Trifextra Week Fifty-Four: Telegram

“First news from Galveston just received by train which could get no closer to the bay shore than six miles, where Prairie was strewn with debris and dead bodies. About two hundred corpses…”

 
 
 

I tried to find a quote that would tell a story. This one from Isaac’s Storm: A Man, a Time, and the Deadliest Hurricane in History by Erik Larson fit perfectly. The storm almost devastated the island city; final death toll estimates for the storm range from 6000-1200 for the Galveston area. My book club read this last summer and then took a day trip down to Galveston to visit some of the sites still standing from the storm, see the historical photographs at the library, visit the storm wall that was erected after the storm.

Photo: Galveston, Texas AP Photo Houston Chronicle

More on ‘The 1900 Storm‘ of Galveston also called ‘The Great Galveston Storm/Hurricane’

 
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Trifextra: Week Fifty-Four

This weekend we are venturing into uncharted territories once again.  This Trifextra isn’t so much a writing challenge; it’s more of a reading challenge.  We want you to scour through your favorite pieces of literature and give us the best 33 words you can find.Some quick guidelines:
 
  • The writing you choose should not be your own.
  • The 33 words should be lifted directly from another source (i.e. don’t take 33 random words from Macbeth and shake them into a poem of your own (though that would be an awesome idea for another challenge) and don’t take a sentence from the beginning of a book and another from the end–keep the original order).
  • Credit your sources.
  • You can’t use the same 33 words as anyone else in the linkz. Skim through before posting your own.  You can use the same author and even the same title, just not the exact same words.

This weekend is judged by the community.  What are you judging?  Maybe you’re judging the craft of the original work.  Maybe you’re judging the editing skills of the person who managed to find 33 incredible words from a much larger piece.  Or maybe you’re judging the originality of the choice.  It’s up to you.  I think we will all recognize our favorites when we see them.

This challenge is community-judged.

  • For the 12 hours following the close of the challenge, voting will be enabled on links.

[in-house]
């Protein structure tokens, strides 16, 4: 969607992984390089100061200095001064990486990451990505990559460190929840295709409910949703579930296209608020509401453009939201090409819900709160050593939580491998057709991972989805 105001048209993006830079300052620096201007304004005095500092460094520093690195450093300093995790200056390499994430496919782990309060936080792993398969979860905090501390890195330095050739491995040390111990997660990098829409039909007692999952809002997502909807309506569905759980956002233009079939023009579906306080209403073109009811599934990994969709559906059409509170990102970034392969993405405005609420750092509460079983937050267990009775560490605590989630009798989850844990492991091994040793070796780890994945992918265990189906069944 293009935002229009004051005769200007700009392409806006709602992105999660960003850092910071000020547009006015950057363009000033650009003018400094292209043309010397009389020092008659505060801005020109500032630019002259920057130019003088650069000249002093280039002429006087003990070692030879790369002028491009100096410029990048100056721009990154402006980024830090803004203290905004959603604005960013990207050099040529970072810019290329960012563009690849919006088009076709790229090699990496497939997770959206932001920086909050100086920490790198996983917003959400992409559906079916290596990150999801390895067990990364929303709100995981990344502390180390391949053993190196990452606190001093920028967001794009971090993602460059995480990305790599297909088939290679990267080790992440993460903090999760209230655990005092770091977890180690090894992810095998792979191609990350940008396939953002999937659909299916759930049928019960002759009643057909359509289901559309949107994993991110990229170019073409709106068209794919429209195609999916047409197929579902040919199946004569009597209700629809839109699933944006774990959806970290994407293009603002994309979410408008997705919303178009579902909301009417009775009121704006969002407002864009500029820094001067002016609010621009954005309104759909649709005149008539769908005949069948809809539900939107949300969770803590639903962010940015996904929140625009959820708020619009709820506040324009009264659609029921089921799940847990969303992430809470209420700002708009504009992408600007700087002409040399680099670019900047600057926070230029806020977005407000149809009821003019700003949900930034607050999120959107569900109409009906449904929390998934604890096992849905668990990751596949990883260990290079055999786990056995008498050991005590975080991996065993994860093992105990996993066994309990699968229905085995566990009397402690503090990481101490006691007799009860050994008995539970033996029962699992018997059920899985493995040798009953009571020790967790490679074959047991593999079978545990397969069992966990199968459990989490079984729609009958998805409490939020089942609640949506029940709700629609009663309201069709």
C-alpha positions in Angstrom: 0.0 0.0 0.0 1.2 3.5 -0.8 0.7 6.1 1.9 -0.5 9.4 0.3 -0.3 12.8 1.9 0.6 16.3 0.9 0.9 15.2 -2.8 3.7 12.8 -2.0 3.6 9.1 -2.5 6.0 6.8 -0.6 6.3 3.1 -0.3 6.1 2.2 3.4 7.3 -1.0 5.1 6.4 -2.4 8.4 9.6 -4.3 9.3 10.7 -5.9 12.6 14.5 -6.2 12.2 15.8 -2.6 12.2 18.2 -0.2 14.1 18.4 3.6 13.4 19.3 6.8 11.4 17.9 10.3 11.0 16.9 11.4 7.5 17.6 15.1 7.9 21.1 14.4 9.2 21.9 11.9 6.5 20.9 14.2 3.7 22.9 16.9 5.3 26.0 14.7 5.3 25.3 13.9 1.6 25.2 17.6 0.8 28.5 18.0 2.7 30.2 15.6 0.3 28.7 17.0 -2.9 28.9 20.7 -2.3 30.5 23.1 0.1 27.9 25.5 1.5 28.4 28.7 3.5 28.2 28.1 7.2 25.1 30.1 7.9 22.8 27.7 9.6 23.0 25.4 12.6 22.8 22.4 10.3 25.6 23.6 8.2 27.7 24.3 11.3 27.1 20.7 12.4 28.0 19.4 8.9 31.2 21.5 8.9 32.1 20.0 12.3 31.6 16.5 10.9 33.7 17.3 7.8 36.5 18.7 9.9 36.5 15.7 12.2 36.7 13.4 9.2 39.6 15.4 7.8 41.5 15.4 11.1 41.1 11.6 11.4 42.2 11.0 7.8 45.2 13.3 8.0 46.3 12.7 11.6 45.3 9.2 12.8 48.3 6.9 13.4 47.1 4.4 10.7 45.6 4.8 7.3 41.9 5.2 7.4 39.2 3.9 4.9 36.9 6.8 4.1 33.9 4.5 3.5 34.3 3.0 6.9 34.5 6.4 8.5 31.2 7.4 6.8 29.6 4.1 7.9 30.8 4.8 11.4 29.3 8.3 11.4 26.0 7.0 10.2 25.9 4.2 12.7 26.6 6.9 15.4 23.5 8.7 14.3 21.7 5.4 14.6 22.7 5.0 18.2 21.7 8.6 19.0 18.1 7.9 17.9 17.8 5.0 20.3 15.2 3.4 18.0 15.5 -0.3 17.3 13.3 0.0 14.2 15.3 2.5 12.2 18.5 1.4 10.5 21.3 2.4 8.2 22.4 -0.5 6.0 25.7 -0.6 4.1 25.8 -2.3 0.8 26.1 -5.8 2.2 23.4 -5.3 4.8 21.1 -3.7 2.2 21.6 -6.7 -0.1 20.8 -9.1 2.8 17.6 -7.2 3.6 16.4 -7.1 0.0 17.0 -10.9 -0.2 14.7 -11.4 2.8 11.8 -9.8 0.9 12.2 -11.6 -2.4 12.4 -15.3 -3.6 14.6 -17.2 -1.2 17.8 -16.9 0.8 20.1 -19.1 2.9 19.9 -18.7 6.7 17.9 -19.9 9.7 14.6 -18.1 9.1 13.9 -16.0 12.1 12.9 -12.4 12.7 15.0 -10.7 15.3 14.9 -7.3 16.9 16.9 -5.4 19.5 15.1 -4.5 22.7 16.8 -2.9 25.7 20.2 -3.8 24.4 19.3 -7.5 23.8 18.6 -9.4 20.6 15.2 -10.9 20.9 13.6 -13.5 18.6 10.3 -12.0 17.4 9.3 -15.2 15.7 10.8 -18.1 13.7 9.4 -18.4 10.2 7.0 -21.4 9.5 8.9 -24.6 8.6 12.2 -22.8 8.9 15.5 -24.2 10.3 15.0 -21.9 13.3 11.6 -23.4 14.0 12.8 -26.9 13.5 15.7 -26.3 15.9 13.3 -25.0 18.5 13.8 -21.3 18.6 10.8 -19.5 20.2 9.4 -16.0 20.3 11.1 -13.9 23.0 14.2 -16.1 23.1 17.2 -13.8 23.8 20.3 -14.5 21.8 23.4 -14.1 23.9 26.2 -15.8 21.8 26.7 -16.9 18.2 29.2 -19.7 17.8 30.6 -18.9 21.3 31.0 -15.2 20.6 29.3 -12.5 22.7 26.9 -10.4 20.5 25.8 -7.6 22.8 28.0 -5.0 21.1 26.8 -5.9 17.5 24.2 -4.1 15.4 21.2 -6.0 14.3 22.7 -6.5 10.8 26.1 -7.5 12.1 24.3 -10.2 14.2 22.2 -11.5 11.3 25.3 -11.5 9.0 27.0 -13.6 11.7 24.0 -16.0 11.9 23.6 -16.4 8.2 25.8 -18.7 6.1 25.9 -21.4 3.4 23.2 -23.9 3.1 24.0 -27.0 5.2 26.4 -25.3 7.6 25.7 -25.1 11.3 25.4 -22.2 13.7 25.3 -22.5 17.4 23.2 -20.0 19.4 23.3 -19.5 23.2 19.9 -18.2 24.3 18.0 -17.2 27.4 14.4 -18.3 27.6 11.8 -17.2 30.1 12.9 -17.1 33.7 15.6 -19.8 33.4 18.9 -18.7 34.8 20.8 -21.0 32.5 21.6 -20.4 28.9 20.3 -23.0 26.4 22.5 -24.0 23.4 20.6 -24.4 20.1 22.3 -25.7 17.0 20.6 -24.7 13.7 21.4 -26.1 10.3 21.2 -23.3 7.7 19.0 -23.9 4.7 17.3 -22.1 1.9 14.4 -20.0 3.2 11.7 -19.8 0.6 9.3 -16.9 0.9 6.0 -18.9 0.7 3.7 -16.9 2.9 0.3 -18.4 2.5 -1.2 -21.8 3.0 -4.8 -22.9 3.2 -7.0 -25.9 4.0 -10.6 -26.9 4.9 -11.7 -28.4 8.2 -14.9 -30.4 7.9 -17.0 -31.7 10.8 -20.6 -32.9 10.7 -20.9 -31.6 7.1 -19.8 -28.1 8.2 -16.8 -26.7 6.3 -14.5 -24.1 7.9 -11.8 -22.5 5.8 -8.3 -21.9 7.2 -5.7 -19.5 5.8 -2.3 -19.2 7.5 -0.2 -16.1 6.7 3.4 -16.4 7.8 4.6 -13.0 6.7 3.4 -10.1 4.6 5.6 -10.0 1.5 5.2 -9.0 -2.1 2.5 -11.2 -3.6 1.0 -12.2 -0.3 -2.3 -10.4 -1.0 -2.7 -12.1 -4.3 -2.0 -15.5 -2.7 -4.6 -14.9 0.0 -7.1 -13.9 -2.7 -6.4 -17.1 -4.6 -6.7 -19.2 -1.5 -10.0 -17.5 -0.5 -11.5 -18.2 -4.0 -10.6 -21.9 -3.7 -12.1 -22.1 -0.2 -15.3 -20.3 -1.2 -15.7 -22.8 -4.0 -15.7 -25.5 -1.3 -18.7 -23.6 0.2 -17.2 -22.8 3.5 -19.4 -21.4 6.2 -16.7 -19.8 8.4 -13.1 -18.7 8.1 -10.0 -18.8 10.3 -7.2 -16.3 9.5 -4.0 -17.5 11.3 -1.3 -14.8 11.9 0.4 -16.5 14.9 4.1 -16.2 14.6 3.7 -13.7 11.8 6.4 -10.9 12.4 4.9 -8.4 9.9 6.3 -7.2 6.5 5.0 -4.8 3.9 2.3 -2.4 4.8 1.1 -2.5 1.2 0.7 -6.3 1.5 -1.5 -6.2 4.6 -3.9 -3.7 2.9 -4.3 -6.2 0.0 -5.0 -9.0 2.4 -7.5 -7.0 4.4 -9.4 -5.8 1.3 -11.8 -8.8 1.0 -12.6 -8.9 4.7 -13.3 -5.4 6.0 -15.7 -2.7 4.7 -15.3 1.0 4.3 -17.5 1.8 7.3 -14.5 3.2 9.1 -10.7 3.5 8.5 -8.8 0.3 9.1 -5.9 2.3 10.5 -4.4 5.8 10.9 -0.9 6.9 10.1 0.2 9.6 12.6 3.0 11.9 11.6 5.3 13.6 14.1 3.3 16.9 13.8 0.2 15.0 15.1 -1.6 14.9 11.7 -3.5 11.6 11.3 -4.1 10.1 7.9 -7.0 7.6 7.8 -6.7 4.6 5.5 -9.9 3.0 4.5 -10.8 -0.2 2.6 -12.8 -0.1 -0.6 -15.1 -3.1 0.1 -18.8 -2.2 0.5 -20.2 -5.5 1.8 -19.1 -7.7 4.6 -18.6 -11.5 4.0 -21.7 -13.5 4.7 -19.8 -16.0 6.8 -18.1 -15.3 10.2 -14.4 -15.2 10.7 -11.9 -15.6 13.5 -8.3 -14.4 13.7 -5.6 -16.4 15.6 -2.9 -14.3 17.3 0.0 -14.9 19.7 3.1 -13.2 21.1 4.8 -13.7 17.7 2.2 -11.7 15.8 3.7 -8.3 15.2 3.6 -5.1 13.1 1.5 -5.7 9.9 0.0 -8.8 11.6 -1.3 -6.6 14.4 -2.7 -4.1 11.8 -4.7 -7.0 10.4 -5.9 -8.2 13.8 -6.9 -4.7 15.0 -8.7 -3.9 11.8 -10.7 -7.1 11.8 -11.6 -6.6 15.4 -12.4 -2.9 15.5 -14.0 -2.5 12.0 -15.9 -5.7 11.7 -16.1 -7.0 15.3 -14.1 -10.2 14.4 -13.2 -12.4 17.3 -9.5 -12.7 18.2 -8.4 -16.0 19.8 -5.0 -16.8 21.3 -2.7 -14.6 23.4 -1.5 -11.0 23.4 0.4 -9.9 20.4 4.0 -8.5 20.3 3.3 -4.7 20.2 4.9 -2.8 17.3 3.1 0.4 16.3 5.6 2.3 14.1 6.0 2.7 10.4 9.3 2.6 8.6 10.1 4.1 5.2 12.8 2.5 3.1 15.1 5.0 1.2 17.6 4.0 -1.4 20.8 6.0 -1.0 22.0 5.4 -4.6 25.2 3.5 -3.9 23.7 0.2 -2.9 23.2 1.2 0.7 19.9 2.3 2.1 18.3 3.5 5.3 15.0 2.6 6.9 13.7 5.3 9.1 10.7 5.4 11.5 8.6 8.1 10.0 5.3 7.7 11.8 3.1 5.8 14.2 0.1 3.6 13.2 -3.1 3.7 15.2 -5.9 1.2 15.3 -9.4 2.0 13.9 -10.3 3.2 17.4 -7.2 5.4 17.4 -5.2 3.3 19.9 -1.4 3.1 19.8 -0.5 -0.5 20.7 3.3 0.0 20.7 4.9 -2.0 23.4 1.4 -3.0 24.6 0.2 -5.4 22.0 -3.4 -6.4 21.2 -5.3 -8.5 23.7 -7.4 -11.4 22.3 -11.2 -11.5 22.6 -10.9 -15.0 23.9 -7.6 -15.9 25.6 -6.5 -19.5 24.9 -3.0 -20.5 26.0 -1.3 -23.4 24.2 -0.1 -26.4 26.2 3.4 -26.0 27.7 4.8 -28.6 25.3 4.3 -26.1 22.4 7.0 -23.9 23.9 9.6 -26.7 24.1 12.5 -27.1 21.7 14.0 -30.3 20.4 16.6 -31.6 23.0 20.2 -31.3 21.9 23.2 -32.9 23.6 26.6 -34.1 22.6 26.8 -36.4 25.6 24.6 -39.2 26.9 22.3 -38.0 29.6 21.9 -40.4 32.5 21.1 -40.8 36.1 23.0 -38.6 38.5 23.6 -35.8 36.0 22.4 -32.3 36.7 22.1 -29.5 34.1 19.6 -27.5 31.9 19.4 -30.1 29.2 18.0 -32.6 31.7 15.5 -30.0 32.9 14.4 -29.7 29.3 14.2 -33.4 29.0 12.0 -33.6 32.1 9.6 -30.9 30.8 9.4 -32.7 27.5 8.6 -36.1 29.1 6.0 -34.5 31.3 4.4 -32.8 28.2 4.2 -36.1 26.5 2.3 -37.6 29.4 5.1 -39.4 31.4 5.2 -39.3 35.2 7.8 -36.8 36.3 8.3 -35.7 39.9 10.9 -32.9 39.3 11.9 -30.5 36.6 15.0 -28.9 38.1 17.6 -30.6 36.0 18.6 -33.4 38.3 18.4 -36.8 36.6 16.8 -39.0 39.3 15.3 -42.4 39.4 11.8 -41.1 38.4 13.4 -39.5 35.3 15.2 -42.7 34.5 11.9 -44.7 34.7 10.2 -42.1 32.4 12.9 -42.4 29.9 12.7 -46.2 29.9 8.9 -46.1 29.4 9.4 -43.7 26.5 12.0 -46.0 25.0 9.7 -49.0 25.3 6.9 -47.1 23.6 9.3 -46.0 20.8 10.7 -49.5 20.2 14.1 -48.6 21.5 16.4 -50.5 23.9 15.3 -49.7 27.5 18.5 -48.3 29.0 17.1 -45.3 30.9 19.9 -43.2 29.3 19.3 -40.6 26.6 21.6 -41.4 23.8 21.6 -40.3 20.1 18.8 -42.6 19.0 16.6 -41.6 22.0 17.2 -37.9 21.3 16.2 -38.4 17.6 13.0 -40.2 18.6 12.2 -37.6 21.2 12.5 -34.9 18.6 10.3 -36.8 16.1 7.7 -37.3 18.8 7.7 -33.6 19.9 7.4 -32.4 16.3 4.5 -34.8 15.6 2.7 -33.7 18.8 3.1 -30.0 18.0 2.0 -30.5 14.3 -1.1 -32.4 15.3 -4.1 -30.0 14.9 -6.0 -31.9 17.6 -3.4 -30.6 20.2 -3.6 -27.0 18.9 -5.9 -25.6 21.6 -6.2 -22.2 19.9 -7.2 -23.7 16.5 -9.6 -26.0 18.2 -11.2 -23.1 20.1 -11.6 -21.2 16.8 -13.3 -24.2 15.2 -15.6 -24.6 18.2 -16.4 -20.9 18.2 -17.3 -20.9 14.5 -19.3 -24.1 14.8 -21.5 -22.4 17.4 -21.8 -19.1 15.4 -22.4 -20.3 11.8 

• In order to vote, return to this post where stars will appear next to each link.  To vote, simply click the star that corresponds with your favorite post.
  • You can vote for your top three favorite posts.
  • Voting is open to everyone.
  • You have 12 hours to vote.  It’s not much time, so be diligent!
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13 thoughts on “Trifextra Week Fifty-Four: Telegram

  1. Have you read The Devil in the White City by Larson?

  2. Katie says:

    Mother Nature has been ripping up mankind’s monuments to life, forever. She is ruthless. This was a good choice.

  3. Mother nature has been playing with my little neck of the woods today but at least this storm is nothing of that magnitude. Yikes!

  4. I have this book, as well as, Devil in White City. Larson does have a real knack for this sort of story. Great choice of author, genre and quote.

  5. barbara says:

    Devil in the White City was definitely a different – but interesting – read for me. The picture you’ve chosen to go with THIS piece certainly makes the words that much more stark. Great choice.

  6. Tracie says:

    I have lived through several hurricanes. This hits home.

  7. Draug419 says:

    This is a vivid start to a story indeed (:

  8. atrm61 says:

    What a powerful quote-brings the devastating effects of a hurricane alive.

  9. vivinfrance says:

    The words and photograph remind me of some that are exhibited permanently in the Basilica at nearby Saint Lô of 6th/7th June 1944.
    Man can be as mindlessly destructive as Nature.

  10. Meredith says:

    wow! I can’t believe you posted on the 1900 Galveston hurricane, still considered one of the worst storms. I was just there a couple of weeks ago and I was looking in the cemetery for a friend’s great-grandfather to see if he was buried there. When I looked it up on the internet, I found out they had to burn the bodies. I find it strange you had that picture there. It drew me in!

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